Municipal elections are just weeks away and to ensure voters are informed on local housing needs, advocates have launched a first-of-its-kind online portal highlighting housing statistics from municipalities across B.C.
Make Housing Central, a coalition formed in a partnership between the BC Non-Profit Housing Association, Co-Op Housing Federation of BC and Aboriginal Housing Management Association, has published the 2022 Civic Campaign Explorer.
According to the coalition, the portal uses data from Statistics Canada and the Canada Mortgage and Housing Corporation to provide a searchable, community-specific snapshot of household and demographic information.
It also provides information on Indigenous-led households, as well as the percentage of homeowners versus renters and a community’s housing needs versus what’s actually being built.
In Victoria, for example, one “key highlight” on its housing needs chart is that by 2025, the city will need 492 new units with at least three bedrooms, whether renter or owner-occupied.
That’s because “crowding [negatively impacts] children’s educational outcomes, child development outcomes and the physical and mental health of occupants,” according to data posted to the portal.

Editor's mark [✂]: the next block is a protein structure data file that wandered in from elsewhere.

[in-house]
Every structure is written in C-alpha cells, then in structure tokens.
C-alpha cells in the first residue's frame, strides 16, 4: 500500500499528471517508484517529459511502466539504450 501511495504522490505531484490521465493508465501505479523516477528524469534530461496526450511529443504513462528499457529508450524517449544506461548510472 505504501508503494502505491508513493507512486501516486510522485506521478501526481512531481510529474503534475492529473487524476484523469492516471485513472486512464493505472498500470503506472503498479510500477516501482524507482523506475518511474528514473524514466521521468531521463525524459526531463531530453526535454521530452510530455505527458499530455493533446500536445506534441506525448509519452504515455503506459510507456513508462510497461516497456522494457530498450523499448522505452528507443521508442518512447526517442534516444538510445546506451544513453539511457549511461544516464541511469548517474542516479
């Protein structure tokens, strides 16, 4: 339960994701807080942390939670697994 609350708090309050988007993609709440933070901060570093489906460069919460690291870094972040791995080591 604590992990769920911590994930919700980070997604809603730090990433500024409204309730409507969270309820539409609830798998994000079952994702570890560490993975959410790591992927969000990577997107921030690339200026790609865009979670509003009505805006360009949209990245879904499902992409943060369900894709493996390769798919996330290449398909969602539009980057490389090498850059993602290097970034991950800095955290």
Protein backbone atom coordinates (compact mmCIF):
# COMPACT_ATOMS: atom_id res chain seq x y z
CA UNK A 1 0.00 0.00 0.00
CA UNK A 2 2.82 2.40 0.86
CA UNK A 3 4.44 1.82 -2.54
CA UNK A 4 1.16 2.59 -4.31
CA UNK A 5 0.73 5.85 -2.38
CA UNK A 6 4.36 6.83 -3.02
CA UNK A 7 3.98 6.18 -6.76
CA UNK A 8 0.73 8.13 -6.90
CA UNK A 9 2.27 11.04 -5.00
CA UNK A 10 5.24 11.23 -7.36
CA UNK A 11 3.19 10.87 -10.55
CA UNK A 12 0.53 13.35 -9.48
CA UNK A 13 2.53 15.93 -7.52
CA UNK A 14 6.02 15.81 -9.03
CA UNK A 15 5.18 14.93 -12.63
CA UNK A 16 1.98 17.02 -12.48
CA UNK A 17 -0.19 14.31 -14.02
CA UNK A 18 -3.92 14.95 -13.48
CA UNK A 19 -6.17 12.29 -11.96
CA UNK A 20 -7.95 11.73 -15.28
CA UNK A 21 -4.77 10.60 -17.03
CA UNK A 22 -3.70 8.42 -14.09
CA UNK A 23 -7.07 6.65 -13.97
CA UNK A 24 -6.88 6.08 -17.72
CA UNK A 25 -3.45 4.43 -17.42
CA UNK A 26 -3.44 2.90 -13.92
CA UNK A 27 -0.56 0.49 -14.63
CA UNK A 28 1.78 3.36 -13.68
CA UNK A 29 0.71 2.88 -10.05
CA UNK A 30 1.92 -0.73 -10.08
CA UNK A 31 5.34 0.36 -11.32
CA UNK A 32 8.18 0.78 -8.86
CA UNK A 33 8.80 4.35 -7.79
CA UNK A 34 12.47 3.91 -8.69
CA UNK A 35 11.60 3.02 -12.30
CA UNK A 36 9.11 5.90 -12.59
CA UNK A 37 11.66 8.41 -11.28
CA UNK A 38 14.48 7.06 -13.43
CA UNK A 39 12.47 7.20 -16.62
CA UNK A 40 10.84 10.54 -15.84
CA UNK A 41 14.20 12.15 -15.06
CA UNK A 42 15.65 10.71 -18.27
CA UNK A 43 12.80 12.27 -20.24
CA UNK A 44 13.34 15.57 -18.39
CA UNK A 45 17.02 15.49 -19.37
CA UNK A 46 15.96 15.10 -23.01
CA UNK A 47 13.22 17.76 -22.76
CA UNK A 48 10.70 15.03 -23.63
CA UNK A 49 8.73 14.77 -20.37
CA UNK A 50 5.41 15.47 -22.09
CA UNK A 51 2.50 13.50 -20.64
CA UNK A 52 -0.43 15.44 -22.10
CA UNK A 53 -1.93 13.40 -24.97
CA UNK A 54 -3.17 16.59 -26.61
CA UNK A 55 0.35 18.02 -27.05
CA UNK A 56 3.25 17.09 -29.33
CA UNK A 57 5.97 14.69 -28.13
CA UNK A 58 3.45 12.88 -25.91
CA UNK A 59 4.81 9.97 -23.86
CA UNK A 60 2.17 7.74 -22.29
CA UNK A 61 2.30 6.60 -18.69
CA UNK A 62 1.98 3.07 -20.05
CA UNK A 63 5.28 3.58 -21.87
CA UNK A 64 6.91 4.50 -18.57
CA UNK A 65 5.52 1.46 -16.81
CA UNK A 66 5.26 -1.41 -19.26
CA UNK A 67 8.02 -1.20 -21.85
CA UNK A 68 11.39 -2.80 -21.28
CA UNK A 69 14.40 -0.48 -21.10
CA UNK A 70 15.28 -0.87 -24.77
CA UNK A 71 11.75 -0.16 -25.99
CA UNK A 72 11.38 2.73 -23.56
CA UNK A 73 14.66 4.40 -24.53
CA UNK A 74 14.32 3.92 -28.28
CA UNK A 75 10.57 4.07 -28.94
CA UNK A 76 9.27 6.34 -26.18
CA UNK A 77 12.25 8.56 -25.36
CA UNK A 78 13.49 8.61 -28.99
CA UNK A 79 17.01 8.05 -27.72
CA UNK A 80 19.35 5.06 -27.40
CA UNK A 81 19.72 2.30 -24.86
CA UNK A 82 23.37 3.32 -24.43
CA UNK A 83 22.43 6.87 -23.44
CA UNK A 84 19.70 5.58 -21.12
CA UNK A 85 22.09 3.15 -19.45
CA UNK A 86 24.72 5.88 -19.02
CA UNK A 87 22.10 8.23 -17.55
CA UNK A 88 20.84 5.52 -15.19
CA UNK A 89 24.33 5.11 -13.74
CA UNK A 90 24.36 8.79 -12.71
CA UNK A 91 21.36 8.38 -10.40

“Local governments are in a position to effect real change in addressing the housing crisis by shaping local land use, reducing delays, and driving zoning decisions that can boost housing starts for the kind of homes most desperately needed,” said Thom Armstrong, CEO of the Co-operative Housing Federation of BC, in a news release.
“Our campaign not only provides municipal candidates with clear data on the specific needs in their communities but also a chance for them to send a clear signal to voters by publicly pledging to be part of the solution in taking substantive steps to address these needs.”
The coalition says the portal follows a survey conducted in June by Research Co., which indicated housing, homelessness, and poverty are the dominant issues for British Columbians regardless of where in the province they live.
Jill Atkey, CEO of the BC Non-Profit Housing Association, says municipal leaders not only shape future housing options but can also take action in the short term to address urgent needs.
“Our campaign and this database demonstrate that while the challenges are clear, there are also solutions at hand, and October’s municipal elections are an opportunity for British Columbians to elect local candidates that commit to specific and actionable change on this critical issue.”
View the 2022 Civic Campaign Explorer online here.